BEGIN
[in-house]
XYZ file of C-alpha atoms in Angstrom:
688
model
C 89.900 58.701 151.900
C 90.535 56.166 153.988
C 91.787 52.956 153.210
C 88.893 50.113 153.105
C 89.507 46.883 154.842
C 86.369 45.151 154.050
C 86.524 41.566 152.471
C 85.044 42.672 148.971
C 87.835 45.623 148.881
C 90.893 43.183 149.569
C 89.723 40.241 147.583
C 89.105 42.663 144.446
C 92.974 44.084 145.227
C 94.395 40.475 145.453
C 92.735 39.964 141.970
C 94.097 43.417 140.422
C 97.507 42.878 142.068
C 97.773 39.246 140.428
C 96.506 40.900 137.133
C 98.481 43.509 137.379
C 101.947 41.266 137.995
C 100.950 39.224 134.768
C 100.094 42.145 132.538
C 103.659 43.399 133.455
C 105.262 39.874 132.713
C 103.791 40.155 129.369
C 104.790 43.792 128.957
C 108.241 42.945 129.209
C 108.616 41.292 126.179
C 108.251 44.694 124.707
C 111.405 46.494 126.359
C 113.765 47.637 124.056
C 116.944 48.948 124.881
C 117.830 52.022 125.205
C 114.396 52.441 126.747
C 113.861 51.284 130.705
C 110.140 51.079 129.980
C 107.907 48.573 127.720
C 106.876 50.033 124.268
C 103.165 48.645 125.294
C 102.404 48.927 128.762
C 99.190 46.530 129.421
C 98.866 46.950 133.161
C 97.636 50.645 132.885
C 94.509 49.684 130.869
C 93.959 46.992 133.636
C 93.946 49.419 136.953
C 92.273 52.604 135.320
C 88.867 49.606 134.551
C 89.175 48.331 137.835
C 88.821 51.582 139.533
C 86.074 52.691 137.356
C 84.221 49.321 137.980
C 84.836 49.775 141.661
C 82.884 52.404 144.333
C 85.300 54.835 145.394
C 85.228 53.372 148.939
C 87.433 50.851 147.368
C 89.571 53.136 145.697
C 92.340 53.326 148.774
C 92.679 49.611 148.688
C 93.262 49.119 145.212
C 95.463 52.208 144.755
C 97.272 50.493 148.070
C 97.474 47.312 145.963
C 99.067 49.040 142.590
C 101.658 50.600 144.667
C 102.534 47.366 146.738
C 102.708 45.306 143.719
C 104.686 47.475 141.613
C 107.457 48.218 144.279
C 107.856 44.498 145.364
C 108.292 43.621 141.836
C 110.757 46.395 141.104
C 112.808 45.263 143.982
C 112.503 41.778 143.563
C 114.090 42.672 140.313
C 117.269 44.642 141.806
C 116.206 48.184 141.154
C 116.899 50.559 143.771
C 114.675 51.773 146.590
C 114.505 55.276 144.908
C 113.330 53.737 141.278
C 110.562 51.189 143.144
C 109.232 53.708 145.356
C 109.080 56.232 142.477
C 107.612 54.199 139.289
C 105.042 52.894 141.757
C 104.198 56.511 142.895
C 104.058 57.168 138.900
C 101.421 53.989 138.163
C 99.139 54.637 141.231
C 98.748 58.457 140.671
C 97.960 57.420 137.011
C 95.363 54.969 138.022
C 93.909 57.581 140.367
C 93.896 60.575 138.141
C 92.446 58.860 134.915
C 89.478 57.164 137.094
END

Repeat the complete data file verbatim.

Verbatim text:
[in-house]
XYZ file of C-alpha atoms in Angstrom:
688
model
C 89.900 58.701 151.900
C 90.535 56.166 153.988
C 91.787 52.956 153.210
C 88.893 50.113 153.105
C 89.507 46.883 154.842
C 86.369 45.151 154.050
C 86.524 41.566 152.471
C 85.044 42.672 148.971
C 87.835 45.623 148.881
C 90.893 43.183 149.569
C 89.723 40.241 147.583
C 89.105 42.663 144.446
C 92.974 44.084 145.227
C 94.395 40.475 145.453
C 92.735 39.964 141.970
C 94.097 43.417 140.422
C 97.507 42.878 142.068
C 97.773 39.246 140.428
C 96.506 40.900 137.133
C 98.481 43.509 137.379
C 101.947 41.266 137.995
C 100.950 39.224 134.768
C 100.094 42.145 132.538
C 103.659 43.399 133.455
C 105.262 39.874 132.713
C 103.791 40.155 129.369
C 104.790 43.792 128.957
C 108.241 42.945 129.209
C 108.616 41.292 126.179
C 108.251 44.694 124.707
C 111.405 46.494 126.359
C 113.765 47.637 124.056
C 116.944 48.948 124.881
C 117.830 52.022 125.205
C 114.396 52.441 126.747
C 113.861 51.284 130.705
C 110.140 51.079 129.980
C 107.907 48.573 127.720
C 106.876 50.033 124.268
C 103.165 48.645 125.294
C 102.404 48.927 128.762
C 99.190 46.530 129.421
C 98.866 46.950 133.161
C 97.636 50.645 132.885
C 94.509 49.684 130.869
C 93.959 46.992 133.636
C 93.946 49.419 136.953
C 92.273 52.604 135.320
C 88.867 49.606 134.551
C 89.175 48.331 137.835
C 88.821 51.582 139.533
C 86.074 52.691 137.356
C 84.221 49.321 137.980
C 84.836 49.775 141.661
C 82.884 52.404 144.333
C 85.300 54.835 145.394
C 85.228 53.372 148.939
C 87.433 50.851 147.368
C 89.571 53.136 145.697
C 92.340 53.326 148.774
C 92.679 49.611 148.688
C 93.262 49.119 145.212
C 95.463 52.208 144.755
C 97.272 50.493 148.070
C 97.474 47.312 145.963
C 99.067 49.040 142.590
C 101.658 50.600 144.667
C 102.534 47.366 146.738
C 102.708 45.306 143.719
C 104.686 47.475 141.613
C 107.457 48.218 144.279
C 107.856 44.498 145.364
C 108.292 43.621 141.836
C 110.757 46.395 141.104
C 112.808 45.263 143.982
C 112.503 41.778 143.563
C 114.090 42.672 140.313
C 117.269 44.642 141.806
C 116.206 48.184 141.154
C 116.899 50.559 143.771
C 114.675 51.773 146.590
C 114.505 55.276 144.908
C 113.330 53.737 141.278
C 110.562 51.189 143.144
C 109.232 53.708 145.356
C 109.080 56.232 142.477
C 107.612 54.199 139.289
C 105.042 52.894 141.757
C 104.198 56.511 142.895
C 104.058 57.168 138.900
C 101.421 53.989 138.163
C 99.139 54.637 141.231
C 98.748 58.457 140.671
C 97.960 57.420 137.011
C 95.363 54.969 138.022
C 93.909 57.581 140.367
C 93.896 60.575 138.141
C 92.446 58.860 134.915
C 89.478 57.164 137.094